In Curtis Sittenfeld’s “Gender Studies,” the male personality is a shuttle driver who chats up the protagonist, a professor in the title subject, after she lands in Kansas City for a conference. He indicates himself as a Trump supporter (“You would never catch me voting for Shrillary”) and comes to the hotel of Nell, whose boyfriend recently dumped her to elope with his young graduate student, after she can’t find her driver’s license.
I recognized in “Gender Studies” the same focus that “Cat Person” devoted to the microcalcuations of conversation. The driver asks Nell if she has a husband, then a boyfriend, and when she tells him no she “immediately regrets it—he gave her two chances, and she failed to take either.”
The driver, names Luke, is a predator. He wangles his way into having a drink with Nell, arriving after his shift in street clothes, including a sleeveless hooded shirt that “makes her cringe.” He orders a Jack and Coke and, to convey that a deal is taking place, tells her, “You ask me, you’re getting a bargain.” He chats her up, and she talks herself into being interested: “Beyond her wish to get her license back, she feels no fondness for the person sitting across the table, but the structure of his life, the path that brought him from birth to this moment, is interesting in the way that anyone’s is.”
There hovers over the story a shadow of threat and submission. Luke refuses to hand over the license until they go up to her room, and in the elevator he nuzzles her neck and “it feels really good; when they are configured like this, it’s difficult to remember she’s not attracted to him.” The reader senses that Luke is up to no good, has too little to lose, and that some internal compromise needs to resolve itself within Nell, but she plays along for a good chunk, right until they’re engaging in oral sex in her hotel room.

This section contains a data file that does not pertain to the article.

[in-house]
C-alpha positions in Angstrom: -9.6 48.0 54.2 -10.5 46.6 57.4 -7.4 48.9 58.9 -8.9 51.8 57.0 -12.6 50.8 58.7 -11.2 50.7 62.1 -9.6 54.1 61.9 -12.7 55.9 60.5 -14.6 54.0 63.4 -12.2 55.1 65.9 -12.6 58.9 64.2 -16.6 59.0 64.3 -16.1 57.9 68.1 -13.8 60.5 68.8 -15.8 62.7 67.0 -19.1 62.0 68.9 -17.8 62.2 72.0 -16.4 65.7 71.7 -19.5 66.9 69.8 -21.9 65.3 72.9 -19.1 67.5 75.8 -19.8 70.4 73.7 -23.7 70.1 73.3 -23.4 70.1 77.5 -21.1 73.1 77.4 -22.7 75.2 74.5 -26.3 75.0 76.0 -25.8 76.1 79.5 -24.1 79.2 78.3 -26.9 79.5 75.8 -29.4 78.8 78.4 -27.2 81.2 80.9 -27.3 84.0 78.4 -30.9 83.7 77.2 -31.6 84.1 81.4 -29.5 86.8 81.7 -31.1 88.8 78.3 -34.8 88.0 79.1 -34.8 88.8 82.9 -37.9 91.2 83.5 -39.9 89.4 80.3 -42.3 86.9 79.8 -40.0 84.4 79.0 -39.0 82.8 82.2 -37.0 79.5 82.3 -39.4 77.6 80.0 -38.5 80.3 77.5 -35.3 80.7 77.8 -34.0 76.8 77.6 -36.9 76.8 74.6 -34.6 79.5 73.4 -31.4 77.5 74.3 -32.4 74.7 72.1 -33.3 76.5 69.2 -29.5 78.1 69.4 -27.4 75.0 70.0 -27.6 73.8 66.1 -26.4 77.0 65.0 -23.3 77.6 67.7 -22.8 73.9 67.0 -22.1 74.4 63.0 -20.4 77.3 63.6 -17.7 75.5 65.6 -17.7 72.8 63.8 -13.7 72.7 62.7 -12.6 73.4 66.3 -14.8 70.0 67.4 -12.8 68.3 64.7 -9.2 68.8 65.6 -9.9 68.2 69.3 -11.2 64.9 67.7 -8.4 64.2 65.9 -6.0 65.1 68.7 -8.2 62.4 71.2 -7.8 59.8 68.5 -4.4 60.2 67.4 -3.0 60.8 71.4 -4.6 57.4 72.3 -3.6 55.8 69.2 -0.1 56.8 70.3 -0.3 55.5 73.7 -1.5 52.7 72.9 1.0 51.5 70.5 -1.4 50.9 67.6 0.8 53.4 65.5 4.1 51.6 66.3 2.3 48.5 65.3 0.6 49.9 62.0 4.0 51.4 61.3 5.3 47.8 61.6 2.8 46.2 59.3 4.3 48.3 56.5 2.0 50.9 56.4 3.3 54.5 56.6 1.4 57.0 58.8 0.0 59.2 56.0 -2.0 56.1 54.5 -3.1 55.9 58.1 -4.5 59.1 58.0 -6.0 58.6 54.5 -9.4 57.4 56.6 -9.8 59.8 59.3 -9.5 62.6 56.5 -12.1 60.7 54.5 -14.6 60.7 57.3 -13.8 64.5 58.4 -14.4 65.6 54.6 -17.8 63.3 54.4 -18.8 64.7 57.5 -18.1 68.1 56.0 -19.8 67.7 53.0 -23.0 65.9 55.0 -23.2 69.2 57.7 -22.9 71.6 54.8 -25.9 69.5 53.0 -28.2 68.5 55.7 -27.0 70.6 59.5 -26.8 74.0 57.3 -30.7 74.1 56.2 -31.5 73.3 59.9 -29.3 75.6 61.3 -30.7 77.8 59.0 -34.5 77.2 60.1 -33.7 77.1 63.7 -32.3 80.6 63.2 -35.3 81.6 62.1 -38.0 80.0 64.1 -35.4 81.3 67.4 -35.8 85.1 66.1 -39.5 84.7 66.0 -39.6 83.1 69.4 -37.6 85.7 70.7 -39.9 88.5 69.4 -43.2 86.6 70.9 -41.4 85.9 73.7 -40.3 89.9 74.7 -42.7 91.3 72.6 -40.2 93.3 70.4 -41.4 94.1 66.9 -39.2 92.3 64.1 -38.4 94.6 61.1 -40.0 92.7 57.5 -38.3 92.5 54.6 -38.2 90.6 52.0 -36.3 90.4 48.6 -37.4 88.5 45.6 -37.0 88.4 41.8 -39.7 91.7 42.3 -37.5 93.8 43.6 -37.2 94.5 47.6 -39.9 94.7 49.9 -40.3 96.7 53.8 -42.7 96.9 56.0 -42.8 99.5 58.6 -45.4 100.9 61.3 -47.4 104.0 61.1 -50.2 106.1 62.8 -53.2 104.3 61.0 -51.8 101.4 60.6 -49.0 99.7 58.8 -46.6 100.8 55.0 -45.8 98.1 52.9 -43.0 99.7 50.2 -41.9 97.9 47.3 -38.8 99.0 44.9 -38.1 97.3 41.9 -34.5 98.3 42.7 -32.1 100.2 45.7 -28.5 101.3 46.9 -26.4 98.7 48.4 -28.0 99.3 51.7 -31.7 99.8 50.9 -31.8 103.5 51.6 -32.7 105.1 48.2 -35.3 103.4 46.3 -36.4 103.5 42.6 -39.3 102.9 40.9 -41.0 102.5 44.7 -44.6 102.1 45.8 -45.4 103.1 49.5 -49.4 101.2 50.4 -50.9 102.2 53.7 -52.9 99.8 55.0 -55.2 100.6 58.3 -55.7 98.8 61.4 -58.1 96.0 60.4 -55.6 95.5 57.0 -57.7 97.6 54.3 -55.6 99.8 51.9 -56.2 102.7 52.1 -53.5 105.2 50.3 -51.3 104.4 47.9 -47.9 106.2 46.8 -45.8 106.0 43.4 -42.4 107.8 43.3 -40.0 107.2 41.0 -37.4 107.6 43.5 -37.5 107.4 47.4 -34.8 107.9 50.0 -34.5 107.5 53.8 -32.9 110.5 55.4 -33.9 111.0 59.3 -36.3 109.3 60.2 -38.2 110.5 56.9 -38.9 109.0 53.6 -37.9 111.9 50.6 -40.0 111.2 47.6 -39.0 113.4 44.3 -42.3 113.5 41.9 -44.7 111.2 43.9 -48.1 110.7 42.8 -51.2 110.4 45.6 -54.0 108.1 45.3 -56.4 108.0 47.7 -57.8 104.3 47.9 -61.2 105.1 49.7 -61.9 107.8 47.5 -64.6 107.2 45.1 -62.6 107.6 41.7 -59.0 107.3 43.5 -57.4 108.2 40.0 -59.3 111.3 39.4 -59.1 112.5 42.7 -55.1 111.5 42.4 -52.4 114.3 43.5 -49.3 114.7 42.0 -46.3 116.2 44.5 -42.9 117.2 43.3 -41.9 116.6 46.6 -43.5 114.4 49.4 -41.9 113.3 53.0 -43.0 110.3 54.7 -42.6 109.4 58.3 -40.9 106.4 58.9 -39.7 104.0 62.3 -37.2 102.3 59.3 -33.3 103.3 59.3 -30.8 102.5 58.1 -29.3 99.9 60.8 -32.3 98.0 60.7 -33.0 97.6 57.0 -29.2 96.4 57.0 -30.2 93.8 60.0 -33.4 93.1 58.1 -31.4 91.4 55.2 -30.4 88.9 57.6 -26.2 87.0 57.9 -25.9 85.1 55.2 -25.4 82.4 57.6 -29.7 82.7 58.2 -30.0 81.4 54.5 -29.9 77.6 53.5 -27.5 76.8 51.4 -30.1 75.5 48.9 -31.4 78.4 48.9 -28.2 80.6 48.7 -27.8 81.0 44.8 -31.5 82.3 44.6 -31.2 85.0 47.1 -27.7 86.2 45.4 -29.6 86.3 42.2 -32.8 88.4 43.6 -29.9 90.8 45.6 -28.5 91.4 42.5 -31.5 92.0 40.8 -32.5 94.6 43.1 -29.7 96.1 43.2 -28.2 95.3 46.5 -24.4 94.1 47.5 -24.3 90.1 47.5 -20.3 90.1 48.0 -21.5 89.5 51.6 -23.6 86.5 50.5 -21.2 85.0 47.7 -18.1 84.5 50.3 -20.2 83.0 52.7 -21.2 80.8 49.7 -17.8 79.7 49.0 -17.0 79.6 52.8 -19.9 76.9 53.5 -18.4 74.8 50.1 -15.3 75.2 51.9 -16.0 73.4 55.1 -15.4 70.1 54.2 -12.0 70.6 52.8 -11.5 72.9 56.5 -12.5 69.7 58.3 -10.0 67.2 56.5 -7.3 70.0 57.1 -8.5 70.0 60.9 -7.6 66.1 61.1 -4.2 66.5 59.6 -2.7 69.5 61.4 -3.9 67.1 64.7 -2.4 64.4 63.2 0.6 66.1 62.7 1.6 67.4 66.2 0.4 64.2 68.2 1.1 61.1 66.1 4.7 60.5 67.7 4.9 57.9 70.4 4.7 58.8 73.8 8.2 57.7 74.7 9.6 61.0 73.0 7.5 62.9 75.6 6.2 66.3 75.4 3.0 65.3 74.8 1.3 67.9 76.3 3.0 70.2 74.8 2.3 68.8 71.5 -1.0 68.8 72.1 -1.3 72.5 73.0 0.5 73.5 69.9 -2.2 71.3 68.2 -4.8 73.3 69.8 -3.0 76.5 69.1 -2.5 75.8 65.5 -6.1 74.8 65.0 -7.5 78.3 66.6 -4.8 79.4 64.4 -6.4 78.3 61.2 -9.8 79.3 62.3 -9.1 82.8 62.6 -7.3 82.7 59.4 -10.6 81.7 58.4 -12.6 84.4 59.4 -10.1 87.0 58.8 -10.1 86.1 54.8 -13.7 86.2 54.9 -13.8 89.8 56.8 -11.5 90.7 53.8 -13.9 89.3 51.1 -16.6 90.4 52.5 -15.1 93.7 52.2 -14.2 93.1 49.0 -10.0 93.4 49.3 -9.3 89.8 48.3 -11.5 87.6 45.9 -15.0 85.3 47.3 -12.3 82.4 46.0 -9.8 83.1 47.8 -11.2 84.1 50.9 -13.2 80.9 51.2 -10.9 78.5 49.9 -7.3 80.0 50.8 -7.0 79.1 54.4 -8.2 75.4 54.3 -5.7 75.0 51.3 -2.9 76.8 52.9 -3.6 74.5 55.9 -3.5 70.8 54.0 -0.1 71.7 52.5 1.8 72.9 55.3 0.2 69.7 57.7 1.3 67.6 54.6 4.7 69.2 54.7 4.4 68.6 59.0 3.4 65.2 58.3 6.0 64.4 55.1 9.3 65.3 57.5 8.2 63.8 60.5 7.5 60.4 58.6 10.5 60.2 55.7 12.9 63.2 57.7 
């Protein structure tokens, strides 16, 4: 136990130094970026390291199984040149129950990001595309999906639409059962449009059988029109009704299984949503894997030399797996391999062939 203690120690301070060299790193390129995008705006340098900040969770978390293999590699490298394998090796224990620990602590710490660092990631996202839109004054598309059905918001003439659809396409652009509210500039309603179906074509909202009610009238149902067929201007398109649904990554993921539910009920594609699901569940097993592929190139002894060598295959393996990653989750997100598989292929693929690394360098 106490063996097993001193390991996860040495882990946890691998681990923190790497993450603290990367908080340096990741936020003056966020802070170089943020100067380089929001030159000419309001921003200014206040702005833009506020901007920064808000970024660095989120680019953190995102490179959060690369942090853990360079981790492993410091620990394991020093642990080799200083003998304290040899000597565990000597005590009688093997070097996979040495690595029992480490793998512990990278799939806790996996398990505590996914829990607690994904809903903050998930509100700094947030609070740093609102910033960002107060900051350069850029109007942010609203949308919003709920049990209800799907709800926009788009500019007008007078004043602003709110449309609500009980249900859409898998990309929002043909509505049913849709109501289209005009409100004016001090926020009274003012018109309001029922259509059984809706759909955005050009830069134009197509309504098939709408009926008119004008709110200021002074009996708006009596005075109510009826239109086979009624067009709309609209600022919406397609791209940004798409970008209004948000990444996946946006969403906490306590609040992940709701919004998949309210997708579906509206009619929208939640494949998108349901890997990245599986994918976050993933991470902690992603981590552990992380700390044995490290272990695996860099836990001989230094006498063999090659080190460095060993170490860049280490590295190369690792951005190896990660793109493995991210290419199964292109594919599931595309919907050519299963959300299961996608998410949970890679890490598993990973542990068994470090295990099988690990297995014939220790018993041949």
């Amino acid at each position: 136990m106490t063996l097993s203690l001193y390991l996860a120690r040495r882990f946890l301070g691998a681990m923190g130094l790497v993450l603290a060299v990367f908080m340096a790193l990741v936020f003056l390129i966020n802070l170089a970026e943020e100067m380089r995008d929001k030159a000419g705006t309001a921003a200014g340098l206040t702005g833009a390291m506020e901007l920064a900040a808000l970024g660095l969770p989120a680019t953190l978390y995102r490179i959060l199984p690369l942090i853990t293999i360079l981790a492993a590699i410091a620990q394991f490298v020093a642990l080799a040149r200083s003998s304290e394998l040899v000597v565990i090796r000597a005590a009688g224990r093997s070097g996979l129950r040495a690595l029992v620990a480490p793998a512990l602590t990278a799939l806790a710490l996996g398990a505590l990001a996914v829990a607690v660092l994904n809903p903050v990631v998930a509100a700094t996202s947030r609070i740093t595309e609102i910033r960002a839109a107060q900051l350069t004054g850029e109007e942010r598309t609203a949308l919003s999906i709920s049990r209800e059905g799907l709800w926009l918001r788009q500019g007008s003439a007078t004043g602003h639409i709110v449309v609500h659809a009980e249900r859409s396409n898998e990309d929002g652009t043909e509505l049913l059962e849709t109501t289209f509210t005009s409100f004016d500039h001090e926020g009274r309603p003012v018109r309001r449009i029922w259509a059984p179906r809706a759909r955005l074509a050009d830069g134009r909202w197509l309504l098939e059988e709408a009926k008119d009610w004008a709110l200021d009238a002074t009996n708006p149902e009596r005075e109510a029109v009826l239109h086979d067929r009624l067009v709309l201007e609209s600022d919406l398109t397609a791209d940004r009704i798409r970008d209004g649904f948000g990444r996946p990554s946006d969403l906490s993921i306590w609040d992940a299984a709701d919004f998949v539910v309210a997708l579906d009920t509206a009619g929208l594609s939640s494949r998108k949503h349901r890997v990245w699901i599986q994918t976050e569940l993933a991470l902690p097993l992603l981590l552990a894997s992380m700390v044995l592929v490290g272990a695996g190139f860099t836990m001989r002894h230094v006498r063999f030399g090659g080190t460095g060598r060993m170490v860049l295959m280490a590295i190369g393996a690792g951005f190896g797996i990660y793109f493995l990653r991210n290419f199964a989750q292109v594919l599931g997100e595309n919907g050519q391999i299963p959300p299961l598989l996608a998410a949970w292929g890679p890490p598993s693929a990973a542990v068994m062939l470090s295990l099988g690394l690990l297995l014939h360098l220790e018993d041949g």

The other dating story in BASS ’17 is “Gabe Dove,” by Sonya Larson. “Gabe Dove” is told in the first person from the point of view of Chuntao, who meets the title character “when [she] was sad and attracting men who liked [her] sad.” The sad dates leading up to Gabe Dove are characterized as “some opening acts. Some vaudeville.” A friend sets her up with Gabe Dove, from her church: “And I guess—because Angela and because church—I was expecting a white guy.”
In fact, Gabe Dove is Burmese, and one of his first questions asks Chuntao, “So, what kind of Asian are you?” He is a doctor who still lives cheaply and a little slovenly, but seems excited to have Chuntao around as a person to eat gourmet donuts (from a bakery down the street) with. He takes her to his tiny apartment and they drink Campari:
But I tell you: it was nice. The refrigerator humming at my back, the jittery ceiling fan, and me thinking, I don’t even have to speak, I can just keep lowering this syrupy red medicine in my mouth. Things will happen.
There’s a sharp contrast here to “Cat Person” and “Gender Studies,” not just in reception but mood: Gabe Dove turns out to be a mostly nice guy with some quirks, but perhaps too intense for what Chuntao wants. The same burden placed on Margot from “Cat Person” and Nell from “Gender Studies” is not placed on her (“I didn’t even have to speak”). After sex, Gabe awkwardly apologizes for being hasty: